Hateful vandalism was scrawled inside a Brooklyn synagogue
On Thursday, hateful, violent vandalism was found inside a Brooklyn synagogue. The words “Hitler” and “Kill all Jews” were scrawled in black marker on multiple floors throughout the building, along with other disgusting anti-Semitic slurs. A political event that was scheduled for last night ended up being canceled because of safety concerns in the wake of the horrifying incident.
Broad City star Ilana Glazer was scheduled to host a “Get Out the Vote” event at Union Temple this week.
Kathryn T. Gonzalez, one of the evening’s attendees, took to Facebook to share the awful, scary reason that the evening was cut short.
“Doors were to open at 7:30pm, but soon half an hour passed. Then, forty-five minutes. Four or five police officers roamed the area, and finally Ilana came out to address the crowd,” Gonzalez wrote. “She shared that the Brooklyn synagogue, where the event was scheduled to take place, was vandalized with anti-Semitic slurs and other hateful words two hours before the talks were to begin. As such, she didn’t feel comfortable ushering 200 people into the enclosed space.”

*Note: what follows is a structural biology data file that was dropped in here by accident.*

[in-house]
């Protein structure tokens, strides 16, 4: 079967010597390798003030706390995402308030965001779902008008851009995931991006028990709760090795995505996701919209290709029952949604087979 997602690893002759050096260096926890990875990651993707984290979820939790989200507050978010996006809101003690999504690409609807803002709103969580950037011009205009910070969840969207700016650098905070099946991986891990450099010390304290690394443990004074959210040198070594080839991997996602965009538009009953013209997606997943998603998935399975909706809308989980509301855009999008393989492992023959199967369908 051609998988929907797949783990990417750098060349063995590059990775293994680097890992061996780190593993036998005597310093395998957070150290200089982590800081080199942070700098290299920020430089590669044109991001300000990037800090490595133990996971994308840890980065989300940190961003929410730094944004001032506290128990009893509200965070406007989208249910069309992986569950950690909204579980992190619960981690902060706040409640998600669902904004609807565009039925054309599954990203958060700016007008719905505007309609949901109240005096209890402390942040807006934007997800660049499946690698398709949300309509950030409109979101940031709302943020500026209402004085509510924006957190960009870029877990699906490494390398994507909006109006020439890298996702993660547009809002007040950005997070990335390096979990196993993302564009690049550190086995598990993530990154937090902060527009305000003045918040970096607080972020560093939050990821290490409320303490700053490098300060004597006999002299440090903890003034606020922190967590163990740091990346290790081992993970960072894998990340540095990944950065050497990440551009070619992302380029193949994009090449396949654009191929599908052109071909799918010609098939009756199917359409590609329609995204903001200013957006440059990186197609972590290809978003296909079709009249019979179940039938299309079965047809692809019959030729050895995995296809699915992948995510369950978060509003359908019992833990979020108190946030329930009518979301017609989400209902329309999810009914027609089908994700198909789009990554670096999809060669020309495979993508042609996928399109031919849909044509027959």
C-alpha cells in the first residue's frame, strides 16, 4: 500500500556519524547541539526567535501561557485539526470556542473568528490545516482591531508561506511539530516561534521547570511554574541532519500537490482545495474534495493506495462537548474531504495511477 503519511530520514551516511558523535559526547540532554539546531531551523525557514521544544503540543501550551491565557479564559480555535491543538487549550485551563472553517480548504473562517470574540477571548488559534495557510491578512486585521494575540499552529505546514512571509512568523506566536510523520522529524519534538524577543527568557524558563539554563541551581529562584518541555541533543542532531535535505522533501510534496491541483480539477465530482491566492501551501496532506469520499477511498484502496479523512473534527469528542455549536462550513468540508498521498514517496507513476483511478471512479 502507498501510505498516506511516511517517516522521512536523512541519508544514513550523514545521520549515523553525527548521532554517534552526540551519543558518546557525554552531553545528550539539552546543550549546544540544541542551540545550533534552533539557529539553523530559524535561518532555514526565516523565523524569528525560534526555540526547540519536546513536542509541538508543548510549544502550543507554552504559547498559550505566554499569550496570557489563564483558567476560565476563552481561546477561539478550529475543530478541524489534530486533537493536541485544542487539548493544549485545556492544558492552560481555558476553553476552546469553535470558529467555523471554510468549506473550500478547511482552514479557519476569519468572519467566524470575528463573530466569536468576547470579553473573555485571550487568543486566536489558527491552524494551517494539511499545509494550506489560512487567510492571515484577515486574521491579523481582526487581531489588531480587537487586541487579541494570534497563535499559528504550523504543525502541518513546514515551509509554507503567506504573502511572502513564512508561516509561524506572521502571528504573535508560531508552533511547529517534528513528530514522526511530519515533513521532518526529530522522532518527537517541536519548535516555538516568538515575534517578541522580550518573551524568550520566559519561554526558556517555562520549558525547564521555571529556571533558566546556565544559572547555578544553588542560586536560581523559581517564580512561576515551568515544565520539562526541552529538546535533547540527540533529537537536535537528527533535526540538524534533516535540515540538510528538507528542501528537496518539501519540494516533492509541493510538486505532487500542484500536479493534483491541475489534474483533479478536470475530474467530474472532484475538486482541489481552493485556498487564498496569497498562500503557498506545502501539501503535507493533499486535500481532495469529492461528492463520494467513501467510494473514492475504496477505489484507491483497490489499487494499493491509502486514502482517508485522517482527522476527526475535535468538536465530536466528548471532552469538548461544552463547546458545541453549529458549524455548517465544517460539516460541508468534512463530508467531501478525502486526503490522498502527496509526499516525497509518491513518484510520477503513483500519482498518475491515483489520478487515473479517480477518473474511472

State senate candidate Andrew Gounardes, who was scheduled to appear alongside Glazer during the event, spoke out about the repulsive vandalism – and emphasized that this incident serves as yet another wake-up call about the state of our country.
“Tonight’s attack, right here in a temple in Brooklyn – is a painful reminder that anti-semitism and prejudice are alive and well in our own community,” Gounardes said, per AMNew York. “I commend the NYPD for their quick response and believe whoever committed this hate crime should be prosecuted to the fullest extent of the law.”
Hateful, discriminatory vandalism has become increasingly frequent in New York City. On Tuesday, swastikas and the N-word were chalked up and down a street in the Brooklyn Heights area. According to the Anti-Defamation League, anti-Semitic incidents have risen a staggering 90% in NYC since 2017.
This news comes just a few days after a gunmen entered Tree of Life, a Pittsburgh synagogue, and murdered 11 congregants. The shooter yelled “all Jews must die” before opening fire. It was one of the deadliest attacks on the Jewish community in United States history.
In the midst of this gut-wrenching tragedy, Marlene Haus, an 80-year-old congregant of Tree of Life, offered a message of hope. “The Jewish people have survived for more than 5,000 years,” she told CBC. “We’ll survive this, too.”
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